Killier library album full of jazz fusion and trippy interludes - with acoustic or spacey electric guitars, latin flutes, vibes, fender rhodes plus occasional vocals - from Switzerland/ Italy 1972-75, recorded by European guitar legend Pierre Cavalli with the ensembles of music masters Angel Pocho Gatti and Bruno Spoerri - all original material, previously unreleased. "Uma Vitamina Faz Favor" is a journey of sound, infiltrated by music from South America and in a style of the best Italian film soundtracks of that time. With the acoustic or trippy electric guitar in the center of attention, Cavalli and his musicians developed a complex range of sounds, a mixture of funk, dreamy bossa nova, jazz fusion, Latin blues and references to film music. The album generates a high degree of intimacy, with Latin flutes and percussion, Fender Rhodes, vibraphone, analog synthesizers and wind or vocal inserts, often psychedelic tinged and sometimes even framed by imitations of nature sounds from Brazil. The jazz fusion piece "Caçador" (in a later version included on the Spoerri LP "Container", entitled "Brain Hunter") and the bossa breakbeat tune "Passarinhos" are funk gems and take the listener to the Brazilian rain forest with their electronic effects. The wordless vocal work in "Possarinhos" or "Lembrança do Santos" is reminiscent of scat legends like Edda Dell`Orso or the best De Wolfe Library LPs by Barbara Moore.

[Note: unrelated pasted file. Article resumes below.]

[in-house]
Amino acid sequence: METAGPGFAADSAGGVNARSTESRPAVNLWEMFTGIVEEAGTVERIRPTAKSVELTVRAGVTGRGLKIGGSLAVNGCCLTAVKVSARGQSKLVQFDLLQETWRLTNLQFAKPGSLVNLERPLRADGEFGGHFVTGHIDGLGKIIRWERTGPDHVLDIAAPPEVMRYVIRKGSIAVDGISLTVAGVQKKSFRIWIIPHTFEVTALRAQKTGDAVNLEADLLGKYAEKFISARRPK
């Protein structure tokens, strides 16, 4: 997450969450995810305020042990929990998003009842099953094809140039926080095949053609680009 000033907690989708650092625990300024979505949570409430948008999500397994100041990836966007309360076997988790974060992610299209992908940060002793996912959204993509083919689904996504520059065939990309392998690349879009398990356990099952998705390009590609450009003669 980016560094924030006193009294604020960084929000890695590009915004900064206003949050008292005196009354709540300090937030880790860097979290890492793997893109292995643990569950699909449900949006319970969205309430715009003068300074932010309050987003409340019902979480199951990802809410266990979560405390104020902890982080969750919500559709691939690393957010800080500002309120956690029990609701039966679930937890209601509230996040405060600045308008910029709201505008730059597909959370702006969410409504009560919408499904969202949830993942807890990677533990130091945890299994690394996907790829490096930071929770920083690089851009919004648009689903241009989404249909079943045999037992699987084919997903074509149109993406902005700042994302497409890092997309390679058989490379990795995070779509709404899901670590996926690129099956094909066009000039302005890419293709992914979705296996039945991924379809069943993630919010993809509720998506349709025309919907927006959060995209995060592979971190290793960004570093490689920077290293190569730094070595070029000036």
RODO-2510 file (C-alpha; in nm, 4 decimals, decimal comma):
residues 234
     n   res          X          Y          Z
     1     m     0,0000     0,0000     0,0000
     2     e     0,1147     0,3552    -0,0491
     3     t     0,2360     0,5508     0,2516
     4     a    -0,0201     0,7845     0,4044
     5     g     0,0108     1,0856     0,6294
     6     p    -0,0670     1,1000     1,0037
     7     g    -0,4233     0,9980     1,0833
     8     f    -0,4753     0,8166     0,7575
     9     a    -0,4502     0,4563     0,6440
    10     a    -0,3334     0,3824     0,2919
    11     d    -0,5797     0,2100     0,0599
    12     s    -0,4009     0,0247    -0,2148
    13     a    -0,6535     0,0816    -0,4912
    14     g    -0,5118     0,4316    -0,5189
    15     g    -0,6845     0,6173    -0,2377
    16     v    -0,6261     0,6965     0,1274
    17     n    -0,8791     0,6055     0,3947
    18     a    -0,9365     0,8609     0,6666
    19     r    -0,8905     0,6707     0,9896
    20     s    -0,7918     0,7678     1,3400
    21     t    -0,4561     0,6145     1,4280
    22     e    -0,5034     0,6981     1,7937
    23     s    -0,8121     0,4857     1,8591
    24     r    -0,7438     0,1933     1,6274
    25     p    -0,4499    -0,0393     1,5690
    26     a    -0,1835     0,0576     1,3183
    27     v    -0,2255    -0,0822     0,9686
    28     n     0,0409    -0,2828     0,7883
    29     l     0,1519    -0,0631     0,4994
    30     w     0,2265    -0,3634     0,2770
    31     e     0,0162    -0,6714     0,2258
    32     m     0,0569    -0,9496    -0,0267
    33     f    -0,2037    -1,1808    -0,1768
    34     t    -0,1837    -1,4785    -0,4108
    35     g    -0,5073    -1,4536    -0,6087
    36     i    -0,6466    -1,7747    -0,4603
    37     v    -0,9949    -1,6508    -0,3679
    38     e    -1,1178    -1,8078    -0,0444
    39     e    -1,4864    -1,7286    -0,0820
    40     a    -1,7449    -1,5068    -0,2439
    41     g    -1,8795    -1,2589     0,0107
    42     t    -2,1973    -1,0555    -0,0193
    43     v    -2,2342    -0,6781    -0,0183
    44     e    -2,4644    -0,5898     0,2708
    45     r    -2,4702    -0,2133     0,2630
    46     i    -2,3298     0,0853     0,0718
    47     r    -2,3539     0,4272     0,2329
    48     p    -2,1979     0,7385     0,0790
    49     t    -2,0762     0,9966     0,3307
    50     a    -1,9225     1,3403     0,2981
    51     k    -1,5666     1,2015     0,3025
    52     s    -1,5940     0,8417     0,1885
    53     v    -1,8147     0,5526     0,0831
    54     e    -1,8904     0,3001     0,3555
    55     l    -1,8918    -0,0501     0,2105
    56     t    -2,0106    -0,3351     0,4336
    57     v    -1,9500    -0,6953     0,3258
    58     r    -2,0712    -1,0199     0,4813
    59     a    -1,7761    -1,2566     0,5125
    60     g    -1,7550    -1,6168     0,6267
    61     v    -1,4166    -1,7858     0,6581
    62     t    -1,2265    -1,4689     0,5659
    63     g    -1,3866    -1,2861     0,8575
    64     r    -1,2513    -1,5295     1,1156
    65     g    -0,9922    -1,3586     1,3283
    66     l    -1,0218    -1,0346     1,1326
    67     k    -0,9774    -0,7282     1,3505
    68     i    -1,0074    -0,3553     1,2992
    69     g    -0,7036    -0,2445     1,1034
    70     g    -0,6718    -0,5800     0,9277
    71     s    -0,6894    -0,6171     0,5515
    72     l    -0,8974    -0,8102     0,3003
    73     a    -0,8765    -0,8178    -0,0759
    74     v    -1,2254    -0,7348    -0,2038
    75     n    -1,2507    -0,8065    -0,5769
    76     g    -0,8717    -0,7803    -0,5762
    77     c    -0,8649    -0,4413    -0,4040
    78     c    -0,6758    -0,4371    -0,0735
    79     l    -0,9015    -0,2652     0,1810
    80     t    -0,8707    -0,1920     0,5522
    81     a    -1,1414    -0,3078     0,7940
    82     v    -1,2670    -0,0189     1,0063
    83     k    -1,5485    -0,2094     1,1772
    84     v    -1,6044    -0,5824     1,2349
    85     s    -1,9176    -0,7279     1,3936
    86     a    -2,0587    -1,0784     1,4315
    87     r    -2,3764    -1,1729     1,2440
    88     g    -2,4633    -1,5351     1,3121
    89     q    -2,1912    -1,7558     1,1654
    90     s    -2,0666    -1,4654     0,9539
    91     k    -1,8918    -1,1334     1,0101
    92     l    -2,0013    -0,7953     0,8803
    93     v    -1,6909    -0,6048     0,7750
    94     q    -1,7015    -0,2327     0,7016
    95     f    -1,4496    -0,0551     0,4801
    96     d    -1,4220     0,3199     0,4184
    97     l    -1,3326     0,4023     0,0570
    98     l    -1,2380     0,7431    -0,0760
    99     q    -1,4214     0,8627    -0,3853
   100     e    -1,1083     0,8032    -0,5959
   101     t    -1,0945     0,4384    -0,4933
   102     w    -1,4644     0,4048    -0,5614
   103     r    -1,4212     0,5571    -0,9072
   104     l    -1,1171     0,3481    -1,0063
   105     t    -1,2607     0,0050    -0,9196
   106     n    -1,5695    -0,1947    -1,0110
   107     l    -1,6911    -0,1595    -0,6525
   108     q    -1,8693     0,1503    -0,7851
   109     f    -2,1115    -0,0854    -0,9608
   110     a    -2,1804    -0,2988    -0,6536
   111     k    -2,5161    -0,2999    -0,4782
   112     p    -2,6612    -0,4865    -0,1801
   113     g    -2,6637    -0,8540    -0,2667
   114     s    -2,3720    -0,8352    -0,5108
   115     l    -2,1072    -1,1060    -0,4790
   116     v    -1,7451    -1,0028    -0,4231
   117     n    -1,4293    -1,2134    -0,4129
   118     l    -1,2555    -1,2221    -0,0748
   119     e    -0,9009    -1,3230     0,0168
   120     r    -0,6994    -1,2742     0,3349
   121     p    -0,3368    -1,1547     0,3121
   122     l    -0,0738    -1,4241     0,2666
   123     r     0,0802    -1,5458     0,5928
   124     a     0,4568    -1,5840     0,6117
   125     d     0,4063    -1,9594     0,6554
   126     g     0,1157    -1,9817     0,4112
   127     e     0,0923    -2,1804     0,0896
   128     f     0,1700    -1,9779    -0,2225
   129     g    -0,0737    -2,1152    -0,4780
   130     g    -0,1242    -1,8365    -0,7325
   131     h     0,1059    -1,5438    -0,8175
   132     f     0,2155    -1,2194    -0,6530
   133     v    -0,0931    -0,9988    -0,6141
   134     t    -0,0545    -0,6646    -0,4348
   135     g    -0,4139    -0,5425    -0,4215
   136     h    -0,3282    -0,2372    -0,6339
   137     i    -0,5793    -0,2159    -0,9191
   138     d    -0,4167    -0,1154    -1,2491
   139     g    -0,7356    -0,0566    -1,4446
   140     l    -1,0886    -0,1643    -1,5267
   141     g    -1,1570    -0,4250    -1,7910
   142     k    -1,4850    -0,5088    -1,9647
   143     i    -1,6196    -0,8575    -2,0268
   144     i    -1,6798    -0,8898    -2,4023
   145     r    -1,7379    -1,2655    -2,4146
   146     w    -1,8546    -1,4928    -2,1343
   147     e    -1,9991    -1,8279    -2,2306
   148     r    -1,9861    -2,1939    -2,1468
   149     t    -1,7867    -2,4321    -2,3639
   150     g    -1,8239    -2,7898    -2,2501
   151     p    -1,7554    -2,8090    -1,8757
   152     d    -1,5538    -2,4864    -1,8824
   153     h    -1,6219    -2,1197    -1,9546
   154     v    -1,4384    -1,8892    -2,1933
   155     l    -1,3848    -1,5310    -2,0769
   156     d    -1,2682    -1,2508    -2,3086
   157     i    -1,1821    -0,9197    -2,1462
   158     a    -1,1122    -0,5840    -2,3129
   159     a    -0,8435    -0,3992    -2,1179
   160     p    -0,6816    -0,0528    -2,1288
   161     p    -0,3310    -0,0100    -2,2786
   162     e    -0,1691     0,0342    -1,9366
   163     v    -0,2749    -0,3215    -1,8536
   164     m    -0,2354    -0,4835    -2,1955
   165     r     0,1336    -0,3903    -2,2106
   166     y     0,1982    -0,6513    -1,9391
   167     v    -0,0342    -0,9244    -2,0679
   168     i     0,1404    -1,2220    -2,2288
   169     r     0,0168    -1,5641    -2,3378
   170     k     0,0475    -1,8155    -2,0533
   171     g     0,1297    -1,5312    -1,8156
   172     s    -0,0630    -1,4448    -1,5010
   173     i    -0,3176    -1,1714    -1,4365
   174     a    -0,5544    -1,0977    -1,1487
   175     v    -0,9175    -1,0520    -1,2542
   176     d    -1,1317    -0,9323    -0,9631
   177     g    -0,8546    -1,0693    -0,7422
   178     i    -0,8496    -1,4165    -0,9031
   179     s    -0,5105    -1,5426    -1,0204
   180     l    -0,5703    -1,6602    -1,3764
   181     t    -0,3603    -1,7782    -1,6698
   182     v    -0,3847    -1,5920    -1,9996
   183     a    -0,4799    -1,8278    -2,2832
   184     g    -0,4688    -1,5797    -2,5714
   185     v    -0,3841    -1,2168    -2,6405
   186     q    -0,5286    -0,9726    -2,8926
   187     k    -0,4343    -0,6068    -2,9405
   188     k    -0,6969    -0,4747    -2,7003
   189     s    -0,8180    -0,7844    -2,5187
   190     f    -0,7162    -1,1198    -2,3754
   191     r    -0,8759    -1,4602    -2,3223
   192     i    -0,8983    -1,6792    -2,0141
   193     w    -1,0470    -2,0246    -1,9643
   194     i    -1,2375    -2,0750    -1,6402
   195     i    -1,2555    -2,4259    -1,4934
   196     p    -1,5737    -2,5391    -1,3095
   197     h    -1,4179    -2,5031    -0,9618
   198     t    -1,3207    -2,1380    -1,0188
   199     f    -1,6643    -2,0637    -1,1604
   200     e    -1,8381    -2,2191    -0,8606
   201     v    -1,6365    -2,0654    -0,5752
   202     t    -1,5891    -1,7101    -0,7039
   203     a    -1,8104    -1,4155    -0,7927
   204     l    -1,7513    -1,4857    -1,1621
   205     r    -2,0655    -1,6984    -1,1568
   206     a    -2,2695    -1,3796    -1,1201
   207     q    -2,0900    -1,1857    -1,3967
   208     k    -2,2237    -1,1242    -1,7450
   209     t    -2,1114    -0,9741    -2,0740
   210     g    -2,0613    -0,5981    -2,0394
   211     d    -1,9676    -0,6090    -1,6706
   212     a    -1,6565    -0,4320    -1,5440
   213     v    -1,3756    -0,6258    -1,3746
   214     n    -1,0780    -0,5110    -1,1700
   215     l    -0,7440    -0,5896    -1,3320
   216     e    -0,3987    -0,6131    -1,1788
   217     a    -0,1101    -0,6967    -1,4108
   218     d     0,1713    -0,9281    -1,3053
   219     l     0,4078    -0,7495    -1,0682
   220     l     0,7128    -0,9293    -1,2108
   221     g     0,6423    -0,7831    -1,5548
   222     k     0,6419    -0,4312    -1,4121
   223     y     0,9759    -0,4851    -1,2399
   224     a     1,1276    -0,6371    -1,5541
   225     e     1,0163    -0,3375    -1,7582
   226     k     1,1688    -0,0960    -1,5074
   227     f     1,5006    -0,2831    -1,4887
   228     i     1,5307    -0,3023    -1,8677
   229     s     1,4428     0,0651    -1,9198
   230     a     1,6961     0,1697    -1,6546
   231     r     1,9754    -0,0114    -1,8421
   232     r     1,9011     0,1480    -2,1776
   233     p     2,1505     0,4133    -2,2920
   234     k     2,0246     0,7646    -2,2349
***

Driven by Cavalli's catchy uptempo guitar lines, the sounds of "Alegria" and "Cachaça" come out of the speakers with South American joie de vivre. Laid back tracks like "Transmissão mutàvel", "Tranquilamente" or "Tecidos" are full of fine melodies and Cavalli`s spacey guitar licks, clearly referring to the Brazilian hippies and their psychedelic nonchalance. "Uma vitamina faz favor" and the love declaration "Therezinha Meu Amor", even sung by Cavalli himself (probably unique in his recording career), are breezy bossa novas and the only songs with lyrics.